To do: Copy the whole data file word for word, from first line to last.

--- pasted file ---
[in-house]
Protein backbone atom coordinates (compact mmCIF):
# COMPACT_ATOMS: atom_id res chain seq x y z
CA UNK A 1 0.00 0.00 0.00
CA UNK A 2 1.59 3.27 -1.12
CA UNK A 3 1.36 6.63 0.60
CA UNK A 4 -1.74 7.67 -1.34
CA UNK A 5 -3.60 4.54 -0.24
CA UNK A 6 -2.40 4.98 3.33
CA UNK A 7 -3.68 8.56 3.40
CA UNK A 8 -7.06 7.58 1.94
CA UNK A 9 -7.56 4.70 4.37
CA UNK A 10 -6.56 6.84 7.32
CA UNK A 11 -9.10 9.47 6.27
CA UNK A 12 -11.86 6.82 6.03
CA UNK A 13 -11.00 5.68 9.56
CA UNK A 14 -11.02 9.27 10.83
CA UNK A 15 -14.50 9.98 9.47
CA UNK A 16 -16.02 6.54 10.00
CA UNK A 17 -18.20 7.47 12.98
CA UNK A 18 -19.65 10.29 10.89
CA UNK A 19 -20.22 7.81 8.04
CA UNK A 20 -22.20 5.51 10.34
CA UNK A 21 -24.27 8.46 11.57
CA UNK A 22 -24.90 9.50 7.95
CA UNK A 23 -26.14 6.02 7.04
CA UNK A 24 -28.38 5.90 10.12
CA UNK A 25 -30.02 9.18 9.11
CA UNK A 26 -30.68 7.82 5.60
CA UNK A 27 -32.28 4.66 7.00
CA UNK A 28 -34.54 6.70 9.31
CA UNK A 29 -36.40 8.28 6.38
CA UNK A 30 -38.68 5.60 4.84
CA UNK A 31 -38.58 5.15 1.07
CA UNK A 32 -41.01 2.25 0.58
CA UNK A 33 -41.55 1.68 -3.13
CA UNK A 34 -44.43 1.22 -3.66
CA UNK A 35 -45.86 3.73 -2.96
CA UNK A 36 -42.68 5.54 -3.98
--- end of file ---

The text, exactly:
[in-house]
Protein backbone atom coordinates (compact mmCIF):
# COMPACT_ATOMS: atom_id res chain seq x y z
CA UNK A 1 0.00 0.00 0.00
CA UNK A 2 1.59 3.27 -1.12
CA UNK A 3 1.36 6.63 0.60
CA UNK A 4 -1.74 7.67 -1.34
CA UNK A 5 -3.60 4.54 -0.24
CA UNK A 6 -2.40 4.98 3.33
CA UNK A 7 -3.68 8.56 3.40
CA UNK A 8 -7.06 7.58 1.94
CA UNK A 9 -7.56 4.70 4.37
CA UNK A 10 -6.56 6.84 7.32
CA UNK A 11 -9.10 9.47 6.27
CA UNK A 12 -11.86 6.82 6.03
CA UNK A 13 -11.00 5.68 9.56
CA UNK A 14 -11.02 9.27 10.83
CA UNK A 15 -14.50 9.98 9.47
CA UNK A 16 -16.02 6.54 10.00
CA UNK A 17 -18.20 7.47 12.98
CA UNK A 18 -19.65 10.29 10.89
CA UNK A 19 -20.22 7.81 8.04
CA UNK A 20 -22.20 5.51 10.34
CA UNK A 21 -24.27 8.46 11.57
CA UNK A 22 -24.90 9.50 7.95
CA UNK A 23 -26.14 6.02 7.04
CA UNK A 24 -28.38 5.90 10.12
CA UNK A 25 -30.02 9.18 9.11
CA UNK A 26 -30.68 7.82 5.60
CA UNK A 27 -32.28 4.66 7.00
CA UNK A 28 -34.54 6.70 9.31
CA UNK A 29 -36.40 8.28 6.38
CA UNK A 30 -38.68 5.60 4.84
CA UNK A 31 -38.58 5.15 1.07
CA UNK A 32 -41.01 2.25 0.58
CA UNK A 33 -41.55 1.68 -3.13
CA UNK A 34 -44.43 1.22 -3.66
CA UNK A 35 -45.86 3.73 -2.96
CA UNK A 36 -42.68 5.54 -3.98